COVID-19, Joey Cocker, and Me

COVID-19, Joey Cocker, and Me
4.2
(11)

It’s comforting to have this guy, with his floppy ears, stretched out next to me as I sit here writing.

I don’t know why, but the fact that Joey, who is really my wife Laura’s cocker spaniel, has chosen to nap next to me is special. I’m not usually a softy for this kind of thing, and Joey can be a real pain in the neck when his internal alarm clock goes off each morning, much too early for me. But right now, his presence is appreciated. Joey Cocker is my cold-nosed stress reducer.


Joey Cocker. (Photo by Ed Tobias)

Because I’m stuck inside due to COVID-19, Joey is my reason to go out four times a day. I can’t walk more than about 75 yards, but I don’t need to. Joey has trotted alongside my scooter for most of his 13-year life. He likes people a lot more than he likes most dogs, and he wants to socialize with them (the people, not their dogs). So, I have a leash that’s longer than 6 feet so that he can still be socially active while I keep my distance.

Walking Joey can, at times, be a little challenging. This is especially true when it’s raining and windy, as often is the case along Maryland’s coast, where we’ve lived for many years. Getting off the scooter, or even leaning sideways from it, can be difficult with my cane and his leash in one hand, and the poop bag in the other. If there’s a dog nearby that Joey doesn’t like, I get extra points for keeping them from tangling. But overall, it’s a good experience for both of us. (And here at our winter location in Florida, the walk is a LOT easier than up north).


Joey and Ed. (Courtesy of Ed Tobias)

I really want to get back to exercising in the gym a few times a week. I want to swim and walk in the pool. But it’s obvious that I won’t be able to do that anytime soon. (Don’t get me started on the state governors here in the U.S. who have begun to lift restrictions much too soon, in my opinion.) So, Joey will be my stress reliever for some time to come.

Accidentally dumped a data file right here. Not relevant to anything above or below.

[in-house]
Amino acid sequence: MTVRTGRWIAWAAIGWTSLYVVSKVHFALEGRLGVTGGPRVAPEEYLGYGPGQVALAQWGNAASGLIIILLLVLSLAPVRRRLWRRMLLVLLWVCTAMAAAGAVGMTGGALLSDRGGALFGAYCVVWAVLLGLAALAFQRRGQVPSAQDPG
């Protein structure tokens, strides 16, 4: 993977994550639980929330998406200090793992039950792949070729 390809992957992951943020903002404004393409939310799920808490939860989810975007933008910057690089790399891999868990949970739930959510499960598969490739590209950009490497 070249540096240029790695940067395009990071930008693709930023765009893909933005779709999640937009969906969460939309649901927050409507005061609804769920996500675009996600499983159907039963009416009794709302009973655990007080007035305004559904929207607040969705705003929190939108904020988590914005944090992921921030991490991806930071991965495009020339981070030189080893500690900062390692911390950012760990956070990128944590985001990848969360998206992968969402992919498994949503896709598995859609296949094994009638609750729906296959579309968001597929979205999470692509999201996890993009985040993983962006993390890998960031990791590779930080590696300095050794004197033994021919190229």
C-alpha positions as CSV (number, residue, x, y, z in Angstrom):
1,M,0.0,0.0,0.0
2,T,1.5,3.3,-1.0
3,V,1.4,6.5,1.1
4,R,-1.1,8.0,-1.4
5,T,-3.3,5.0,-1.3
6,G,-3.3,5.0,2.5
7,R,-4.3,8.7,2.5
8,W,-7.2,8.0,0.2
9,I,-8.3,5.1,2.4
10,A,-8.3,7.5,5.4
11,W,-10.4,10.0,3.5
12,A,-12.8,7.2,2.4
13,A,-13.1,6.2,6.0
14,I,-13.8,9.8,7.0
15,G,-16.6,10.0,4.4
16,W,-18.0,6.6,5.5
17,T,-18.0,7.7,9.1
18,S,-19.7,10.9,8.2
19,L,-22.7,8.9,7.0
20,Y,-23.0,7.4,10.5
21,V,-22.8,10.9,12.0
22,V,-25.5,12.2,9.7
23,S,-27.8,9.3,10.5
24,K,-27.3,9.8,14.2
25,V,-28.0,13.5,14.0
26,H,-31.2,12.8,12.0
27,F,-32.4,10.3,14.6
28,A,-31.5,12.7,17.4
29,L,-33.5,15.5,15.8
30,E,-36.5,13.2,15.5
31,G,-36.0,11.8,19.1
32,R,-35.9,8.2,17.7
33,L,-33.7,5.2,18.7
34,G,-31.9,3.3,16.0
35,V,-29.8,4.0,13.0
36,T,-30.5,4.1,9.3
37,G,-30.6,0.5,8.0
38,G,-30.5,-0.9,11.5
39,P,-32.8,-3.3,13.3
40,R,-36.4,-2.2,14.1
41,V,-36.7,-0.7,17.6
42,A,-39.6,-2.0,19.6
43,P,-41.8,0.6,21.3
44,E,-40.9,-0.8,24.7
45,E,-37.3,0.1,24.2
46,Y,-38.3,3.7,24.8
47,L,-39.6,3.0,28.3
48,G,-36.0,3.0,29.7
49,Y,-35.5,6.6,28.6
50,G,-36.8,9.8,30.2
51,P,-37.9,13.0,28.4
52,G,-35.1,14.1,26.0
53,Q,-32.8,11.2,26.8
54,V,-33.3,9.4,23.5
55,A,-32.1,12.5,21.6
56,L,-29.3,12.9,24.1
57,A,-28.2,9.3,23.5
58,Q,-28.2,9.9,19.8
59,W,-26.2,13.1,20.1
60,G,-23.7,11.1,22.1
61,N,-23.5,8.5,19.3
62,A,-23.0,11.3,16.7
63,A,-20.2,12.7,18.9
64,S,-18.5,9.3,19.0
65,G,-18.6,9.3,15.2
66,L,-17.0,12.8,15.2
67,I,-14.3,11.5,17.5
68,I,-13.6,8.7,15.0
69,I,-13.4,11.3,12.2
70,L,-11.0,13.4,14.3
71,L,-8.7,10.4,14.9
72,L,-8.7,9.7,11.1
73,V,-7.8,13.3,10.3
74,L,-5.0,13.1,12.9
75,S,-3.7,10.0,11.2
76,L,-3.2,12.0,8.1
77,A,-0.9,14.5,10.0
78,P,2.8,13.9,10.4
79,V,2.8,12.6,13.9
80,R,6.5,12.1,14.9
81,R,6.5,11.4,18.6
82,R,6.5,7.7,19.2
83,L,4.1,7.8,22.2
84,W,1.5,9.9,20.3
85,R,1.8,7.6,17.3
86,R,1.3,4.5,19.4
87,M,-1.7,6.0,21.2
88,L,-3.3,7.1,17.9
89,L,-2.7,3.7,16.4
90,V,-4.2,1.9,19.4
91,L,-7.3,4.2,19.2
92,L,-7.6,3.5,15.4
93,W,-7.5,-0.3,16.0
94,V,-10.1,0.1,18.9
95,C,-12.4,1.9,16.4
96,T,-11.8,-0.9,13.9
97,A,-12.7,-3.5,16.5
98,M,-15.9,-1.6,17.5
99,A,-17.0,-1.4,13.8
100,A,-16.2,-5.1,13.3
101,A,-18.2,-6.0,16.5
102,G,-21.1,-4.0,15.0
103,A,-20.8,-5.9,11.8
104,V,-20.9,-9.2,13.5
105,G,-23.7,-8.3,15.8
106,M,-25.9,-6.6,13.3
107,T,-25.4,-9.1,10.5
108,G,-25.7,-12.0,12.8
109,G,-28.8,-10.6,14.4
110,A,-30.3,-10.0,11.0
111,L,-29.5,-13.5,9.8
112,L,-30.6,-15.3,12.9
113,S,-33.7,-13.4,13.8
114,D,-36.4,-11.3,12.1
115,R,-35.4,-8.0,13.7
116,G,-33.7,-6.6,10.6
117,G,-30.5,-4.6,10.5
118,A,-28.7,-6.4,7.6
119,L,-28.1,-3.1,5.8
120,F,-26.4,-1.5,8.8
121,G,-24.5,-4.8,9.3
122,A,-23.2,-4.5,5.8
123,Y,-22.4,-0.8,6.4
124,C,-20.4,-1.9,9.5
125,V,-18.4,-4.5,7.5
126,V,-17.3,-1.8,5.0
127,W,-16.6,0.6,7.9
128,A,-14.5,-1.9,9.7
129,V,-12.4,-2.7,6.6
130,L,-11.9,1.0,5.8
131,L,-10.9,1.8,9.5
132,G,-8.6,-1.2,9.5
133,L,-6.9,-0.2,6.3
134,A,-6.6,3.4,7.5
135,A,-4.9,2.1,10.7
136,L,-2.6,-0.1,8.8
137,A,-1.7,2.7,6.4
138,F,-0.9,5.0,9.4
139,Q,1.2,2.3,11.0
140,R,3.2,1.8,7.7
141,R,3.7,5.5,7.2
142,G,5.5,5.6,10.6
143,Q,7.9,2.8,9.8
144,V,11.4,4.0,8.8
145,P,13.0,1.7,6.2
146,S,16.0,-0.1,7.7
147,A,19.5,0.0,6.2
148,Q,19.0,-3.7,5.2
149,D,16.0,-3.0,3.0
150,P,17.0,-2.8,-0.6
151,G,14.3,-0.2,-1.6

He’s also something else. Remember Joey’s internal alarm clock that I mentioned earlier? On some days, it’s the only thing that keeps me from sleeping until noon. What a waste of a day that would be, even with the limits that this pandemic has placed on all of us. So, I’ll let this sleeping dog lie. He can do more for me while he’s asleep than I can do for him when I’m awake.

You’re invited to follow my personal blog at www.themswire.com.

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Note: Multiple Sclerosis News Today is strictly a news and information website about the disease. It does not provide medical advice, diagnosis, or treatment. This content is not intended to be a substitute for professional medical advice, diagnosis, or treatment. Always seek the advice of your physician or other qualified health provider with any questions you may have regarding a medical condition. Never disregard professional medical advice or delay in seeking it because of something you have read on this website. The opinions expressed in this column are not those of Multiple Sclerosis News Today or its parent company, BioNews Services, and are intended to spark discussion about issues pertaining to multiple sclerosis.

Ed Tobias is a retired broadcast journalist. Most of his 40+ year career was spent as a manager with the Associated Press in Washington, DC. Tobias was diagnosed with Multiple Sclerosis in 1980 but he continued to work, full-time, meeting interesting people and traveling to interesting places, until retiring at the end of 2012.
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Ed Tobias is a retired broadcast journalist. Most of his 40+ year career was spent as a manager with the Associated Press in Washington, DC. Tobias was diagnosed with Multiple Sclerosis in 1980 but he continued to work, full-time, meeting interesting people and traveling to interesting places, until retiring at the end of 2012.

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4 comments

  1. Cynthia says:

    My little Chinese Crested is the same…….I always wonder where he hides his watch ! He wakes me at exactly 9:15 every morning wanting his breakfast . I am sure he would like a walk ,too…..but I haven’t done that for a few years.
    I don’t know what I would do without him

  2. Jon Lane says:

    You know I I walk my dogs too, but I don’t let my dogs socialize with other people. I worry about people petting them. Seems like an avenue for spreading the virus.

    • Ed Tobias says:

      Hi Jon,

      Good point. In fact, since writing this column the CDC has confirmed two cases of coronavirus in cats. Now, my wife has told me I need to keep Joey away from both other dogs and people. This lack of socializing will disturb him more than it will disturb me!

      Ed

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